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review 2017-11-04 21:22
Enjoy the Dance (Dancing #2) (Audiobook)
Enjoy the Dance - Iggy Toma,Heidi Cullinan,Heidi Cullinan

Story: 3 stars

Narration: 4 stars

Overall: 3.5 stars

 

Turns out, waiting around for election results is just as boring in a book as in real life. The timeline for this book covers some important and groundbreaking moments for gay rights and equality, and while those are moments worth celebrating, I felt like the author got so caught up in chronicling every single one that she kind of forgot to tell a story, and that story was Duon.

 

Duon is the catalyst for this story, since Spencer finds the boy outside his apartment while Duon is waiting for Tomas, Spencer's across-the-hall neighbor, to come back from one of his three jobs. It's seeing Duon's predicament - beat up by his own cousins, kicked out by his grandmother, and homeless - that compels Spencer, a former foster care kid himself, to take Duon in and give him a home and family. Tomas, who is suspicious of the system for several reasons, is at first wary of Spencer, but comes to see his good qualities and eventually the two fall in love. And in between Spencer finding a family, Tomas trying to keep his family together, there's this kid that gets shuffled to the background for the majority of the story even though it's because of him that all of this is happening. It felt like the book was disconnected from itself, and while there was just enough to see that Spencer and Duon do care for each other, that relationship is really only ever given lip service. The same is true of Tomas's nieces and nephew. We're told they exist, as they're part of the reason Tomas has so many jobs, but we don't see them much at all.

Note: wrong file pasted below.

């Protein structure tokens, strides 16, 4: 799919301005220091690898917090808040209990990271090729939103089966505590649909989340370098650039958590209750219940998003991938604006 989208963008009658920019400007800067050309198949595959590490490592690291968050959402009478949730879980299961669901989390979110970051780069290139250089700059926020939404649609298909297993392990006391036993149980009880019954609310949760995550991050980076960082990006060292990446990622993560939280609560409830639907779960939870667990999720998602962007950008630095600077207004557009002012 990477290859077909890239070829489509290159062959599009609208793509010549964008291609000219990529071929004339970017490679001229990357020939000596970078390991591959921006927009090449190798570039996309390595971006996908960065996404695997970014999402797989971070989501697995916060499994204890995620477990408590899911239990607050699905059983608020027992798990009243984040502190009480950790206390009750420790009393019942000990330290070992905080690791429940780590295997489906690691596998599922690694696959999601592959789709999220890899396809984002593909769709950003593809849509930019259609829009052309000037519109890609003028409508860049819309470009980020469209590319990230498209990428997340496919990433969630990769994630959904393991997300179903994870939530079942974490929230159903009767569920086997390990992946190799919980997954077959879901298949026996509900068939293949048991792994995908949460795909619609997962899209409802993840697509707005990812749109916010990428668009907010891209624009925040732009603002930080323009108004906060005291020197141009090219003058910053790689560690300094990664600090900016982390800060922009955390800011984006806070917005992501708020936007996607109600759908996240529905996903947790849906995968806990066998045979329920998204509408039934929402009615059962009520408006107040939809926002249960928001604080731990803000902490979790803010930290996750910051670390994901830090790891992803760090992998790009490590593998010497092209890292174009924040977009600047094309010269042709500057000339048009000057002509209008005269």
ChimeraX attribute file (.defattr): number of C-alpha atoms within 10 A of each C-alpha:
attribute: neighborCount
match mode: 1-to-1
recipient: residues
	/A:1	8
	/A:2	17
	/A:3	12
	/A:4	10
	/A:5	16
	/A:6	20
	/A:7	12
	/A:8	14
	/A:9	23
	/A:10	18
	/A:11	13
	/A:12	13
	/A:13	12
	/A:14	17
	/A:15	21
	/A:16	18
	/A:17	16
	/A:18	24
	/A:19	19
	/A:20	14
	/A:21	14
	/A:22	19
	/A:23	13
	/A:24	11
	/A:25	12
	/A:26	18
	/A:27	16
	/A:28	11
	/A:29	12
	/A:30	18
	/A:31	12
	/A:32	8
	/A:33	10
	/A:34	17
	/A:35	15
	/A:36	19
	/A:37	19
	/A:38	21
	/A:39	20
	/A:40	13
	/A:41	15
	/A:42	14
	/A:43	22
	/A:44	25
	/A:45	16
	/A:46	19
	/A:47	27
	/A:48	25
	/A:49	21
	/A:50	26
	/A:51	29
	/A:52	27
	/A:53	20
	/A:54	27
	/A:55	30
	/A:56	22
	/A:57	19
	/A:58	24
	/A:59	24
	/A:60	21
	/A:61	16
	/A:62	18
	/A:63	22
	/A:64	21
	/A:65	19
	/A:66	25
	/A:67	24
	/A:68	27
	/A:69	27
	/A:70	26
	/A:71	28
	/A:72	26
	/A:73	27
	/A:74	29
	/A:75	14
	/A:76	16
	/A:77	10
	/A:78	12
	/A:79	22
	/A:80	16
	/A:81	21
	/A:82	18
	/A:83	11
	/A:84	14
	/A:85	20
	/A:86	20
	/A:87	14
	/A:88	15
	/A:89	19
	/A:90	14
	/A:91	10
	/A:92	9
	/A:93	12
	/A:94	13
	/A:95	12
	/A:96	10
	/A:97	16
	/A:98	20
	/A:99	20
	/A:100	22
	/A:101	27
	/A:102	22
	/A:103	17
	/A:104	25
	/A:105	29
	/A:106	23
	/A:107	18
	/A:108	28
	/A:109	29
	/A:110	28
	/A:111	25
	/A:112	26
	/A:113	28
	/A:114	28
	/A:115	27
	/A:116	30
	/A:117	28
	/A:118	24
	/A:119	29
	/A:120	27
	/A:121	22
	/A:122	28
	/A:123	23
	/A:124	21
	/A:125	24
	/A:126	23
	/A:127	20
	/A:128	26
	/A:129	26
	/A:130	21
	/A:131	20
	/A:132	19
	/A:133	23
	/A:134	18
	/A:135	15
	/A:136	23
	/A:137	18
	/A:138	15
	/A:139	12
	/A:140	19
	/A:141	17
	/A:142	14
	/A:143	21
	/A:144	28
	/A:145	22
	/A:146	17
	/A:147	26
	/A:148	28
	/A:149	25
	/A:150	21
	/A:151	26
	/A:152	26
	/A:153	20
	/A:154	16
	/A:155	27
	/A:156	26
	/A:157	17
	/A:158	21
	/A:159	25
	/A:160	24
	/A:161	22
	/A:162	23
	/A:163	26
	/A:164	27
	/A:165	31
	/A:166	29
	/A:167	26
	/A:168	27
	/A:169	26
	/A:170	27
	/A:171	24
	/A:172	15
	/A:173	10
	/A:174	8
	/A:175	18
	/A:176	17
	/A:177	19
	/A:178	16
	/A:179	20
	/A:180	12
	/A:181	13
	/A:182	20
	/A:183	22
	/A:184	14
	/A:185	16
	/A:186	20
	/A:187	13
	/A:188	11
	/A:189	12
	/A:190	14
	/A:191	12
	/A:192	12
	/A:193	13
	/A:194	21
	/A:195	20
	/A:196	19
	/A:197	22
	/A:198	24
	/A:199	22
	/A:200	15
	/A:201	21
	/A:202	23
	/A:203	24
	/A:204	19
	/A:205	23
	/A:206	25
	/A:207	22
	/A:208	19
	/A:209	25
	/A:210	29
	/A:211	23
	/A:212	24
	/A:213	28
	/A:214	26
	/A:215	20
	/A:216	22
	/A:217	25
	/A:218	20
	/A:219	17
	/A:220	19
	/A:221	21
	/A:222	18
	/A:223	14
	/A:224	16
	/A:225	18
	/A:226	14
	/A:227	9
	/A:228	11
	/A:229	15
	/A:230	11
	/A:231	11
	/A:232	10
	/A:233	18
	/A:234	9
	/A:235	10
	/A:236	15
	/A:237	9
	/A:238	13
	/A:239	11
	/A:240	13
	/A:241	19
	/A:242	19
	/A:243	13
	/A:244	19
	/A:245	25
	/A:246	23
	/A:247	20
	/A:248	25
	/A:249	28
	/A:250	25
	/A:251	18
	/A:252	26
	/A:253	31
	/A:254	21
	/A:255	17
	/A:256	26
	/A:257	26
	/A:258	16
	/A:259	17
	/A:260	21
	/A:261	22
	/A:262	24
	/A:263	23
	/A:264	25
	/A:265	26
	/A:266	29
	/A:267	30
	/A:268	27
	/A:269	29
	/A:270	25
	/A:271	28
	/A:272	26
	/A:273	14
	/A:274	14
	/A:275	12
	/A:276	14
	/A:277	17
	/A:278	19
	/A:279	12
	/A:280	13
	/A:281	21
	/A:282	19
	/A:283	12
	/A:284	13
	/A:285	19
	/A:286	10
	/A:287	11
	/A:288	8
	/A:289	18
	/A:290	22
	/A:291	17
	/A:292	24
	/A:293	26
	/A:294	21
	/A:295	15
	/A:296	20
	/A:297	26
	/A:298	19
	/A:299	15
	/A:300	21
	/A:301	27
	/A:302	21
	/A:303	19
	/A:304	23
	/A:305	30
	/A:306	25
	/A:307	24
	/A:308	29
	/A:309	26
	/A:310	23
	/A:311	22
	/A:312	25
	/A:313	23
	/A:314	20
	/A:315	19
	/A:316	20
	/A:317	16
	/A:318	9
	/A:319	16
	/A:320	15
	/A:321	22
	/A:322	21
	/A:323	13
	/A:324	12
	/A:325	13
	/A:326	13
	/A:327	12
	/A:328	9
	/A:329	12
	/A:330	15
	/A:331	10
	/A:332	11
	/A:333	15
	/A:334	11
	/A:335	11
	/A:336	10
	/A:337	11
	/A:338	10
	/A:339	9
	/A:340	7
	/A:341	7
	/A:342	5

I did like how the relationship developed between Spencer and Tomas though. Tomas's mom was a hoot (but oy, vey, that accent) and his father was pretty great too. There's a lot of Laurie and Ed in this one, and it was cool to see how they took care of everyone around them. I especially like how Laurie was able to calm down a nervous Spencer to convince him to learn tap dance. Seeing Spencer and Tomas let their guards down with each other was a treat, and they were able to understand each others' struggles and support each other despite their different backgrounds. 

 

The narration was as good here as in the first one. Iggy Toma has a new fan. :D 

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review 2017-10-31 02:14
Dance With Me (Dancing #1) (Audiobook)
Dance With Me - Heidi Cullinan